MRPG;
    Massless Representations of the Poincaré Group
    Massless Representations of the Poincaré Group
    electromagnetism, gravitation, quantum mechanics, geometry
    (Commack, NY: Nova Science Publishers, Inc., 1995; republished by Backinprint.com)
    Geometry requires general relativity, which is thus the quantum theory of gravity. Trivially the cosmological constant is 0 as are the reasons for gauge transformations and CPT.

  5. [...] ¿En qué sentido cae la antimateria? [ENG]arxivblog.com/?p=450 por Kartoffel hace pocos segundos [...]

  6. Rob says:

    OK, maybe a naive question here: but if when you combine the antiprotons and positrons, the “antihydrogen … simply falls out of the trap”, then why couldn’t you put a target below the trap, and another above, and see which one is hit?

  7. Justin says:

    @ Rob on Jun 4, 2008:

    There’s no way to ensure the particles are created with zero momentum I suppose. But you could do it in a big, big space to ensure momentum was overcome by gravity. Sadly then you have the problem of creating the antimatter in the first place back again.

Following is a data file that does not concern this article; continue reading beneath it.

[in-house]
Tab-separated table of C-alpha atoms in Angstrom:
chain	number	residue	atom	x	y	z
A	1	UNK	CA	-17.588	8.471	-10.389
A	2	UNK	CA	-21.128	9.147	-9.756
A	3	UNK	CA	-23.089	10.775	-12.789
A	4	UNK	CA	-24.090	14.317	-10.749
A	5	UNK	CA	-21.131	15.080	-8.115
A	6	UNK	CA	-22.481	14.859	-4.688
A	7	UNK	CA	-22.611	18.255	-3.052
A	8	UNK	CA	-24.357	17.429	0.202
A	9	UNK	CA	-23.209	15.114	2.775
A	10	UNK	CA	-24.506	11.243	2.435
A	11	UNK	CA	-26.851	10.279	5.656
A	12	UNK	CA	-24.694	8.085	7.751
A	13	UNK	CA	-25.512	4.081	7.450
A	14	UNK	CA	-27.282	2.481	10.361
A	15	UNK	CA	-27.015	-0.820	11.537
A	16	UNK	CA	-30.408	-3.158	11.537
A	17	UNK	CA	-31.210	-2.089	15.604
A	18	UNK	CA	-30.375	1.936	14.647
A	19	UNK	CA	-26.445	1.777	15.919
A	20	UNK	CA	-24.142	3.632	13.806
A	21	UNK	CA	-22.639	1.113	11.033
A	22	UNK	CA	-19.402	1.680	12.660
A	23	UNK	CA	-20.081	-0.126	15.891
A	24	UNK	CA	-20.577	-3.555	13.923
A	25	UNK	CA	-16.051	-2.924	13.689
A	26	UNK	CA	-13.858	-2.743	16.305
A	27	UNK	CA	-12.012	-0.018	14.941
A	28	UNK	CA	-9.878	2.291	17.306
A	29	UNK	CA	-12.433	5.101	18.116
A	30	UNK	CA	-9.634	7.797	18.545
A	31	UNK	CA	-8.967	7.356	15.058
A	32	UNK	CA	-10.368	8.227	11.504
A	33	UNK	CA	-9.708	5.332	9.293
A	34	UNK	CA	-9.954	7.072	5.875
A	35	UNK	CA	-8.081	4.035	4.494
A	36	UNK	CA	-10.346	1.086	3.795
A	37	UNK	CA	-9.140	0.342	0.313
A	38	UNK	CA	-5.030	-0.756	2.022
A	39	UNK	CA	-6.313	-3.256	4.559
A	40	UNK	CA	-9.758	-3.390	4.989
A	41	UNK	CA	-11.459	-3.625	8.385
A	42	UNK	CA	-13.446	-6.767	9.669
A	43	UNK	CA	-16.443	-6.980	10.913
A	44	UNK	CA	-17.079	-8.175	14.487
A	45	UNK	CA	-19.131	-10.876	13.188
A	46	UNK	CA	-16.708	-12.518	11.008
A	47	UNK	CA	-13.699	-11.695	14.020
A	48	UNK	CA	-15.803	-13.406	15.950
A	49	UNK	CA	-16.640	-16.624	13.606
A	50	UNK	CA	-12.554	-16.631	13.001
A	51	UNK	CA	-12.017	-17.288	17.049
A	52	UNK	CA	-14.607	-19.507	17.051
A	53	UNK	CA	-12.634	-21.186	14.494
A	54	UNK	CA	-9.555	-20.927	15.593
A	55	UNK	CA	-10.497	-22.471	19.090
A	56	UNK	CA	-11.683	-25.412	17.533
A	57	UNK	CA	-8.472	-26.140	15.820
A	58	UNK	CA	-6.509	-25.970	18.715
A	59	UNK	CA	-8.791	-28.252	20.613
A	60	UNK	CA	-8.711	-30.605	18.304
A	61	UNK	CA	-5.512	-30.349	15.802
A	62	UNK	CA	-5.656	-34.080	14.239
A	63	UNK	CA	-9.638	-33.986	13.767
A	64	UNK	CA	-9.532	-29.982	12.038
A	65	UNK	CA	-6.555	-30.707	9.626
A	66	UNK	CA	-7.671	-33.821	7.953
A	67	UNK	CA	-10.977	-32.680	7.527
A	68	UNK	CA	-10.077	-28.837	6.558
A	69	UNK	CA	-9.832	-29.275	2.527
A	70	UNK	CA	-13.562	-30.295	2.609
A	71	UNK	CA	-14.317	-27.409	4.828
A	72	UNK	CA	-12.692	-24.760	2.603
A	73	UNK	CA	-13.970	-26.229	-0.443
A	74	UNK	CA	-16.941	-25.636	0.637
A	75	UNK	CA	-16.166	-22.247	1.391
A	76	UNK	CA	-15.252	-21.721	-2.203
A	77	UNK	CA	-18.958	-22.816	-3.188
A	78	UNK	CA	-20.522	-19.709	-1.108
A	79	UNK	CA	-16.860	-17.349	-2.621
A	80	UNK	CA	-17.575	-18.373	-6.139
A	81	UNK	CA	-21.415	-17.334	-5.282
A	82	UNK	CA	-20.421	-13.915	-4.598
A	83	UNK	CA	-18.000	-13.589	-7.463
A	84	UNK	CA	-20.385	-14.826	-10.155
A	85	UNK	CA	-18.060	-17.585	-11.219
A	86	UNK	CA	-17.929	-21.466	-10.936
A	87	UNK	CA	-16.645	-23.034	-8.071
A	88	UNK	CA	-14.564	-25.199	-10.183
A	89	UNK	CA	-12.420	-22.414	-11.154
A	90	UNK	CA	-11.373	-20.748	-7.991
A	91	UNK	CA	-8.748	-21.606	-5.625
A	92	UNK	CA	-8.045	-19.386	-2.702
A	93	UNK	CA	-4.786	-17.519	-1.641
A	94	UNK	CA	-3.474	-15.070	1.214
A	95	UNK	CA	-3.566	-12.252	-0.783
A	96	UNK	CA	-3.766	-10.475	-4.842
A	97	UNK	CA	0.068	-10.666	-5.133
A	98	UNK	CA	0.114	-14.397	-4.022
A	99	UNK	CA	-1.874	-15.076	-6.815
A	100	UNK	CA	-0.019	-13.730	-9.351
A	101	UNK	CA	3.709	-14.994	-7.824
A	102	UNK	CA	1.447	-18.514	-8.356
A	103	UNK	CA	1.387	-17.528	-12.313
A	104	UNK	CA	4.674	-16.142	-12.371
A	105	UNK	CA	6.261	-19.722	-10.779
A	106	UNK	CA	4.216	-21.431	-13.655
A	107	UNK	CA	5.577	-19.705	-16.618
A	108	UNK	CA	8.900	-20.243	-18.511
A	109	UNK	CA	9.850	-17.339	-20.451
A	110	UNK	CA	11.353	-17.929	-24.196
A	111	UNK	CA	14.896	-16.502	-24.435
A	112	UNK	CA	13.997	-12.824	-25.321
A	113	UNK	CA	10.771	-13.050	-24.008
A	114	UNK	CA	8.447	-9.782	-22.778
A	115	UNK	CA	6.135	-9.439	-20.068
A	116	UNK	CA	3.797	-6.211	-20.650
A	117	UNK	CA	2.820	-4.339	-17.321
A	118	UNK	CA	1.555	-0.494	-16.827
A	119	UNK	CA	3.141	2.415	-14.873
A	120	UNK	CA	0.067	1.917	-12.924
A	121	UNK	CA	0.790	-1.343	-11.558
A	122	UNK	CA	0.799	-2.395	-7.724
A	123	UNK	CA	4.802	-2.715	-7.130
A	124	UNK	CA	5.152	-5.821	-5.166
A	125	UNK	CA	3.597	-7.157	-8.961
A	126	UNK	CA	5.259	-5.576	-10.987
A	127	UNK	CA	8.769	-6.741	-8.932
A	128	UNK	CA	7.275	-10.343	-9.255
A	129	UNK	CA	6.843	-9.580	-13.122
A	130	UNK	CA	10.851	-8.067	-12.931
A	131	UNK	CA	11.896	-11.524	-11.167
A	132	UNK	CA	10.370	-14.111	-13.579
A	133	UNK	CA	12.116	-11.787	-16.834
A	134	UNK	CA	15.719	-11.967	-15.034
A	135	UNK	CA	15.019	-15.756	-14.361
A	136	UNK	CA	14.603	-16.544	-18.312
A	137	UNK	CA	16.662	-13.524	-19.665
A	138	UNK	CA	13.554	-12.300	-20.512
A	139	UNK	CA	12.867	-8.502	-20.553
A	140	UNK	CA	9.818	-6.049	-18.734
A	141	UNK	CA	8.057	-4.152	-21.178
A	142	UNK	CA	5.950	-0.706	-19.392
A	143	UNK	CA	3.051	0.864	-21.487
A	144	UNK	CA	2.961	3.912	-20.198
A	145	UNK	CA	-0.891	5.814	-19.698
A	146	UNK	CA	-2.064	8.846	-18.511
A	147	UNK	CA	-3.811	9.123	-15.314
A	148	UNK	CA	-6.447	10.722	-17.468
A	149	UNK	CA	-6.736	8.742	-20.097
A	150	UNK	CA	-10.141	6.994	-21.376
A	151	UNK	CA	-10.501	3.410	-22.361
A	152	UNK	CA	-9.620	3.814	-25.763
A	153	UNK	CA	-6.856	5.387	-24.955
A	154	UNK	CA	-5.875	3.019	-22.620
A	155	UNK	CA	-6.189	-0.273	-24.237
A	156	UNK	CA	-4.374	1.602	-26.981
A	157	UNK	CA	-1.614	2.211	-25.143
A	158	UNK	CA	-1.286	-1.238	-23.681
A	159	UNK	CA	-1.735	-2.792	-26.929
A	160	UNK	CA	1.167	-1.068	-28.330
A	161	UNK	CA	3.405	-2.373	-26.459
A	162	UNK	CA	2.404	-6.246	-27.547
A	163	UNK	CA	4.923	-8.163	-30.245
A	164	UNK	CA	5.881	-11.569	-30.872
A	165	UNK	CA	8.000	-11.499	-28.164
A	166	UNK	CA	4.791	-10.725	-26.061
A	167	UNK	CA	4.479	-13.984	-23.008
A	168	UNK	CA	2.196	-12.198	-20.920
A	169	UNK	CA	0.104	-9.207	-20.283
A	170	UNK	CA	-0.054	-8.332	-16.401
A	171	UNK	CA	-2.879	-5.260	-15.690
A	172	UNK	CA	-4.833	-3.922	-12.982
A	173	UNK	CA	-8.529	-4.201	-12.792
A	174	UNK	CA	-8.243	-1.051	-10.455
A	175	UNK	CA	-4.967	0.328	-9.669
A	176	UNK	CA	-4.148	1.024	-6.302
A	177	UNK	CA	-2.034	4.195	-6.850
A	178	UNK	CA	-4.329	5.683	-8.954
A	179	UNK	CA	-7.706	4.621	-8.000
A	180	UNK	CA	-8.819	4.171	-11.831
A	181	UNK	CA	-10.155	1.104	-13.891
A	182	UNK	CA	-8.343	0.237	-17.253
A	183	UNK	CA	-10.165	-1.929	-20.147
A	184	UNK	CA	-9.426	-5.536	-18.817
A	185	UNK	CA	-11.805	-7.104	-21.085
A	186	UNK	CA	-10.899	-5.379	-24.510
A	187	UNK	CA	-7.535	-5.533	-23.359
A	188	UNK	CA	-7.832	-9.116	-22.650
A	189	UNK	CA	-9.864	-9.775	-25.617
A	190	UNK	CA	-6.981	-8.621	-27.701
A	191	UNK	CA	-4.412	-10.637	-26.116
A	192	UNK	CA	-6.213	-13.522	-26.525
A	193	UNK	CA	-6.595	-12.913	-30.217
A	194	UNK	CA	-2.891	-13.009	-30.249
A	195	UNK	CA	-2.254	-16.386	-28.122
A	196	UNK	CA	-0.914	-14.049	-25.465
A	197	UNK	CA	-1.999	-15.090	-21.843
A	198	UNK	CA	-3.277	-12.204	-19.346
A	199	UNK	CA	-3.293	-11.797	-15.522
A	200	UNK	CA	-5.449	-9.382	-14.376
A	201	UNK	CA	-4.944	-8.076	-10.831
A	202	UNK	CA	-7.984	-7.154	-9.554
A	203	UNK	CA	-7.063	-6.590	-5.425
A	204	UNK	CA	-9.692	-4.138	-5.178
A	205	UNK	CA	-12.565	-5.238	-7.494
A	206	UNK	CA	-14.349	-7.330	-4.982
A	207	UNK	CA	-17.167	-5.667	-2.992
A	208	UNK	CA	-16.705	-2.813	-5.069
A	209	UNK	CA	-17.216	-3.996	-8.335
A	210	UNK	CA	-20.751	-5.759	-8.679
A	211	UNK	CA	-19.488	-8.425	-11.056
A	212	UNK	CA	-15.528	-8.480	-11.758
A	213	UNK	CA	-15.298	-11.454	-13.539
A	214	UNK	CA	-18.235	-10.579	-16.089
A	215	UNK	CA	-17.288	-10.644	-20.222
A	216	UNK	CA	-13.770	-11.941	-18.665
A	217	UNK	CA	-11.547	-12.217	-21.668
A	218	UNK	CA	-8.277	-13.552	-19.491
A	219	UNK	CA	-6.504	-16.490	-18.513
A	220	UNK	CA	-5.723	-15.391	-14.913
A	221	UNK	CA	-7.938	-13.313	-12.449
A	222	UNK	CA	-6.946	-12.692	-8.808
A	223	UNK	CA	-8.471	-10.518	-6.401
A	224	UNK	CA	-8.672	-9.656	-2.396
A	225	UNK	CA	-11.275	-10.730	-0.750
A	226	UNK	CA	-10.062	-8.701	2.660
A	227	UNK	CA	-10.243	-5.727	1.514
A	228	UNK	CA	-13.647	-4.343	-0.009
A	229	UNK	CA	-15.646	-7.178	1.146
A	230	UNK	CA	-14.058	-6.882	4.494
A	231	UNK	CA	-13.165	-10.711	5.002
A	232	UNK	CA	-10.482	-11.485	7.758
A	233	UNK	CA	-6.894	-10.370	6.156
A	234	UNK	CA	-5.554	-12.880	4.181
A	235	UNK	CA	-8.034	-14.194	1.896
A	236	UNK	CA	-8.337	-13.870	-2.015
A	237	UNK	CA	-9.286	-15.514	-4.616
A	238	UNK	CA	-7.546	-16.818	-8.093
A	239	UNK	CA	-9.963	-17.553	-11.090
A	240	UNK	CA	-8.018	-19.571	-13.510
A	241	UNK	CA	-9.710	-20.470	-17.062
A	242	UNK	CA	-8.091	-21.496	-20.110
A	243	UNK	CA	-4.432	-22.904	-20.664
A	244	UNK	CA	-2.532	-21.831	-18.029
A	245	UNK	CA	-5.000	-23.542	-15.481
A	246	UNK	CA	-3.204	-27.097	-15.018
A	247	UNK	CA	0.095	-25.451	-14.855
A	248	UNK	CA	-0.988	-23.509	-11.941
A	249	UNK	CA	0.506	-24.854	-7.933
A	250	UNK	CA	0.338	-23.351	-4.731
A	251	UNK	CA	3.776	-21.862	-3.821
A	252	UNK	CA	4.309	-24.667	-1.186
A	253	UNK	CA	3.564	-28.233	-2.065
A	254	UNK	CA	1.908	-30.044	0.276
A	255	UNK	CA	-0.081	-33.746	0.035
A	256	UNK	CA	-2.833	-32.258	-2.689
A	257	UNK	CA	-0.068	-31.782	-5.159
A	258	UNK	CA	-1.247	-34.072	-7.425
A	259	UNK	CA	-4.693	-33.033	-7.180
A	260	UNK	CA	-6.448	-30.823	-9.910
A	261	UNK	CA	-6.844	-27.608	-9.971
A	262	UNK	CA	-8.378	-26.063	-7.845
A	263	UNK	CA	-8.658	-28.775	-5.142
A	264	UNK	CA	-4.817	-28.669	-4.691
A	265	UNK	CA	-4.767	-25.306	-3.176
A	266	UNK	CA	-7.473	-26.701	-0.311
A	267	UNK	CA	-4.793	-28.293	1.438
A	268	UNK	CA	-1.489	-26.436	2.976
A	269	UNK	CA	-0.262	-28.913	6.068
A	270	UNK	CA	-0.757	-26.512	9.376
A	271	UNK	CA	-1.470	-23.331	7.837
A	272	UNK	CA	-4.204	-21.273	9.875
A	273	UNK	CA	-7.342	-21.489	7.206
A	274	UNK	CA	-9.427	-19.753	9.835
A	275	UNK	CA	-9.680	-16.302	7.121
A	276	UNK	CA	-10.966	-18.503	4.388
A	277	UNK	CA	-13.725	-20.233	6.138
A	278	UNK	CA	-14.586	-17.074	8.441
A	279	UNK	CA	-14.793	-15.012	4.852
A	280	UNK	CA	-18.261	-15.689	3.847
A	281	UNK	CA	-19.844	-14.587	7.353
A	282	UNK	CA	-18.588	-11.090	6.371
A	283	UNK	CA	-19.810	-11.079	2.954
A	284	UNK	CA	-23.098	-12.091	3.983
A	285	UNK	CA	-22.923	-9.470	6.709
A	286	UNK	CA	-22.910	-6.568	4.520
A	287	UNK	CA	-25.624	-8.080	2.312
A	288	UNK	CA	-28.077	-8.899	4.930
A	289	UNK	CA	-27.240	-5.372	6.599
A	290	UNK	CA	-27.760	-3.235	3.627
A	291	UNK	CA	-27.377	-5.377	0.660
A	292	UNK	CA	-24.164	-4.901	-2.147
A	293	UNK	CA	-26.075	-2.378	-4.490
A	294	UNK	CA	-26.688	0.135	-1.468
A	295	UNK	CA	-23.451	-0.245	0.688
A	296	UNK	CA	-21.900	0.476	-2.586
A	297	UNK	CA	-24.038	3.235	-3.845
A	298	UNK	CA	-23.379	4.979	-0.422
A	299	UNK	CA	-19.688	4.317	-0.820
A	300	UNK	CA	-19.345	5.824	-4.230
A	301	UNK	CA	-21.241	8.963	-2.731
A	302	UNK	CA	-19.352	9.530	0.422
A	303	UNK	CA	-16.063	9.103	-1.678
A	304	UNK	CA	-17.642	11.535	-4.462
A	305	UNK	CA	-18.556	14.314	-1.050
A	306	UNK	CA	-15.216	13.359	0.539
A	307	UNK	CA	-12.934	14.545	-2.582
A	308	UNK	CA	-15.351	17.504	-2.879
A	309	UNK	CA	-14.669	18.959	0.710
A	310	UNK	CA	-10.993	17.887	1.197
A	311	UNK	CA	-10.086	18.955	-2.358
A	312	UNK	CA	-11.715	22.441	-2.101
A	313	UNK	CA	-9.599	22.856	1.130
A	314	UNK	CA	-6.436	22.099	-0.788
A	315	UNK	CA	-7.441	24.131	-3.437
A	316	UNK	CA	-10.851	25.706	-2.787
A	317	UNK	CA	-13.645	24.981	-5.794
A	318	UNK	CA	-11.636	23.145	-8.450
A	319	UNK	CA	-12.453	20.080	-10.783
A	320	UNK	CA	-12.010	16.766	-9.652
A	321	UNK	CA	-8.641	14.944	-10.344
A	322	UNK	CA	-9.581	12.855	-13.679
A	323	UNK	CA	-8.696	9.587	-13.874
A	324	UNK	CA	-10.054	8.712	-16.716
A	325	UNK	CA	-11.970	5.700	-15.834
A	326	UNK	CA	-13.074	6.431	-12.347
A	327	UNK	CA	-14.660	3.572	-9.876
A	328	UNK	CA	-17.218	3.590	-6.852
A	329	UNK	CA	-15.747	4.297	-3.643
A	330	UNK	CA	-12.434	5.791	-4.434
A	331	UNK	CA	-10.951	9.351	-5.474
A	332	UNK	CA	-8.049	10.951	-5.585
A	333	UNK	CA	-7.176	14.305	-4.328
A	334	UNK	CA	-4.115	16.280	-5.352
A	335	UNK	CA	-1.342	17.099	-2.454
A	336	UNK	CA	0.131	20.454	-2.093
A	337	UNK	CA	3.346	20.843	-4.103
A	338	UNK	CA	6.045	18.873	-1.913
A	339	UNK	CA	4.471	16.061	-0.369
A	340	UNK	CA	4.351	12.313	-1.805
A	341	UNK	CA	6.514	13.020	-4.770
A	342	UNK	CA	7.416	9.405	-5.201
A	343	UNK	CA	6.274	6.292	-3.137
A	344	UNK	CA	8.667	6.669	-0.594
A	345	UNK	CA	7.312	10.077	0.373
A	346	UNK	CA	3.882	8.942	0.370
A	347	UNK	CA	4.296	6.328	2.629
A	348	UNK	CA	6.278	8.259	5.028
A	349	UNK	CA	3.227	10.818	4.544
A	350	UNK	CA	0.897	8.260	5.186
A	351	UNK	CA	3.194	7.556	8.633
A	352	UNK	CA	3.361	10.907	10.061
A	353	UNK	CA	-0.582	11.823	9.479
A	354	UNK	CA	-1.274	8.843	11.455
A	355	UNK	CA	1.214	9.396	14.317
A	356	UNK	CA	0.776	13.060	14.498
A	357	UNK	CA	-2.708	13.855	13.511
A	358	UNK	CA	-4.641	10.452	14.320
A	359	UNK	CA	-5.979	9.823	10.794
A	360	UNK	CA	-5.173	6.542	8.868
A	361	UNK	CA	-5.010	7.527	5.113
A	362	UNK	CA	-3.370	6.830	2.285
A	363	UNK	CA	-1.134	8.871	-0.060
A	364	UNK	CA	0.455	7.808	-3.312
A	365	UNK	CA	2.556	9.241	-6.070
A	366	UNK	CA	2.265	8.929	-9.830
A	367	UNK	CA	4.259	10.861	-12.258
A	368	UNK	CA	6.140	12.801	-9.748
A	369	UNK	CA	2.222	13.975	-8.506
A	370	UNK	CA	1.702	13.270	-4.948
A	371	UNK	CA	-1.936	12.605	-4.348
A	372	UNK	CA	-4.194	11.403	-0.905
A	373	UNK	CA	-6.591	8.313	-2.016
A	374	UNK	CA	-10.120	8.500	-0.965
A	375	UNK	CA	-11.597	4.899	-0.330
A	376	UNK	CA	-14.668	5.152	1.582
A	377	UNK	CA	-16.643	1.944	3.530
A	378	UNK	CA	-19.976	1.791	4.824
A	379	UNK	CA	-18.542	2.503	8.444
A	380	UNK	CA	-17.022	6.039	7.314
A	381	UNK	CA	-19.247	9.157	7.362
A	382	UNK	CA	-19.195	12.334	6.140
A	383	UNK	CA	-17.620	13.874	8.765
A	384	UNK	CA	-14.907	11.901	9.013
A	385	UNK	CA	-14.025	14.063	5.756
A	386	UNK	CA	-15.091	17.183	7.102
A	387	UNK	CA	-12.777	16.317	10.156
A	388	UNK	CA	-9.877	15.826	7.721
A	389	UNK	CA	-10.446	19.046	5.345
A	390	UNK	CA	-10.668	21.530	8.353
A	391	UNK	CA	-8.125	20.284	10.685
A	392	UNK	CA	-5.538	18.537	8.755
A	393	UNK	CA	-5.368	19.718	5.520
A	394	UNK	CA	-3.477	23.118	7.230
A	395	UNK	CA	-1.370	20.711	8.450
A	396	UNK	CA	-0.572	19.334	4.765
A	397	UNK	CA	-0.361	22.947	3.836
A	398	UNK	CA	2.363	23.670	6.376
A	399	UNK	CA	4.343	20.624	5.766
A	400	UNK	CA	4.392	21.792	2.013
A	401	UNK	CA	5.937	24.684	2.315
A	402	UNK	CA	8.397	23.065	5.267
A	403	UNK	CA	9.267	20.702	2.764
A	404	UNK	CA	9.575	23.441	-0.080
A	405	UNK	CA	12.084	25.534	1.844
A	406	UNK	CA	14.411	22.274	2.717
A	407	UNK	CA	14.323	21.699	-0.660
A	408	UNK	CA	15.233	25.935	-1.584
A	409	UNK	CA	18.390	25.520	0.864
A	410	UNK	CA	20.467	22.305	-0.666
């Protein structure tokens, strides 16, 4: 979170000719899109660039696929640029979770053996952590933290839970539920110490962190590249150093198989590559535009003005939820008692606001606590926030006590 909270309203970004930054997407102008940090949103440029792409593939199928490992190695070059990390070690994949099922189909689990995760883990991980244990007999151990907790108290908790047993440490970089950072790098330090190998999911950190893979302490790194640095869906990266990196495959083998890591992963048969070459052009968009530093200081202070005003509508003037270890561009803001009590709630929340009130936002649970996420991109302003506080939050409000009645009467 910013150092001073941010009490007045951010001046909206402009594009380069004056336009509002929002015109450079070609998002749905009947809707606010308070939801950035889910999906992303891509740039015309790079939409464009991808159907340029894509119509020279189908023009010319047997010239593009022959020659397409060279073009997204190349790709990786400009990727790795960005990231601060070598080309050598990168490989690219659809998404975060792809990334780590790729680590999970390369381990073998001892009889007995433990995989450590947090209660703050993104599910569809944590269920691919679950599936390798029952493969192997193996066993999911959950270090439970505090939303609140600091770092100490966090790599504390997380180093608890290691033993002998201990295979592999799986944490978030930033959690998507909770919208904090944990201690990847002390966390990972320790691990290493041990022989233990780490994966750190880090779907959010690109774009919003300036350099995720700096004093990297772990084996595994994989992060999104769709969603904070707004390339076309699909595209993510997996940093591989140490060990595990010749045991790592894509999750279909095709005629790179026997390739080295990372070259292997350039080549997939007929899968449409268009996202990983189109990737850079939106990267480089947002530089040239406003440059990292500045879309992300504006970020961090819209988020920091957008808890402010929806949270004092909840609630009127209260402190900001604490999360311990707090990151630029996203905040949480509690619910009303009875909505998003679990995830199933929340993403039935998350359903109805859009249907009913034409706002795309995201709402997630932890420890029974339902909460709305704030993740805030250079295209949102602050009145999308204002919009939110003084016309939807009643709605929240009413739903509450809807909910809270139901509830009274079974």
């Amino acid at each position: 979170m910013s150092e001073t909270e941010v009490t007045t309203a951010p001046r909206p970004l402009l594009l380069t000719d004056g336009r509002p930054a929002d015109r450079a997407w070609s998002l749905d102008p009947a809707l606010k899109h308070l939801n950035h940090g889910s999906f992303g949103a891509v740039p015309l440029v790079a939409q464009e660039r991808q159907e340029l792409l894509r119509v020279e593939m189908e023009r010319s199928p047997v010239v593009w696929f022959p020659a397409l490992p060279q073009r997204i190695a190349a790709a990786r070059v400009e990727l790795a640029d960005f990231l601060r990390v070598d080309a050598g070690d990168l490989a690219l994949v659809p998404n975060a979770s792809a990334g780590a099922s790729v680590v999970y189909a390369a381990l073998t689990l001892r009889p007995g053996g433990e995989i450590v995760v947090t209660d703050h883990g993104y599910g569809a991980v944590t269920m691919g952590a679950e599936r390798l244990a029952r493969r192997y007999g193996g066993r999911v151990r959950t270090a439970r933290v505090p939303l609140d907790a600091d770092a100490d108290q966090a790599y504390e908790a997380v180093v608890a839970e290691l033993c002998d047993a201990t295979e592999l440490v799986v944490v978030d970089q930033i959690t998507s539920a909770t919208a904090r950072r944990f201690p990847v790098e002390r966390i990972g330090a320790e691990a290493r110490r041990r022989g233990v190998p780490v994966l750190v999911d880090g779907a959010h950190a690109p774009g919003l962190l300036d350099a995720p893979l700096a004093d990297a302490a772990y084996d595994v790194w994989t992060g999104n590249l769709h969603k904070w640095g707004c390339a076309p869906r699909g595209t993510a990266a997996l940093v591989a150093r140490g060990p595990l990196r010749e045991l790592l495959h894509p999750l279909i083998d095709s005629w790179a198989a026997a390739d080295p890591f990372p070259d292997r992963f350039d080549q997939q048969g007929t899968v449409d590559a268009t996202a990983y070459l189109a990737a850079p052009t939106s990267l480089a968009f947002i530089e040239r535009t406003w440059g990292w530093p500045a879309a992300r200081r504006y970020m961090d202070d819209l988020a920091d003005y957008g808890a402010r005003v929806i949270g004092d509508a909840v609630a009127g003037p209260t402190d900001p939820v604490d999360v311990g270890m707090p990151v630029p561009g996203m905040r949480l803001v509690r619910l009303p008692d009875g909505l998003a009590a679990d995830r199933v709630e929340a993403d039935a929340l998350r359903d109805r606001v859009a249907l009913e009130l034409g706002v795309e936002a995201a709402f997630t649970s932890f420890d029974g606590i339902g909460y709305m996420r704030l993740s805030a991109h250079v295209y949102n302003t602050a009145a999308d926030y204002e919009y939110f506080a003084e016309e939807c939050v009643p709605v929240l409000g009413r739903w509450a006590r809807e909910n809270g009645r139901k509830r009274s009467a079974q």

8. ko says:

    I culd be wrong here, but:
    “The problem is that antihydrogen is neutral and simply falls out of the trap.”

    isn’t this what they are looking for??

  9. Jeff says:

    It seems to me that this effect would be detected next to black holes very clearly. I think they are trying too hard. Black holes do spew x-rays. Perhaps the x-rays are the result of annihilations with normal matter as they are “ejected” from the gravity of the singularity. Have we thought of that yet?

  10. Andrzej says:

    @Jeff:

    No, because X-rays are not nearly energetic enough. Unless we are talking about very light particles like neutrinos (about which we know so little), even annihilation of electron-positron pairs would produce gamma rays with energy of approximately 1 MeV.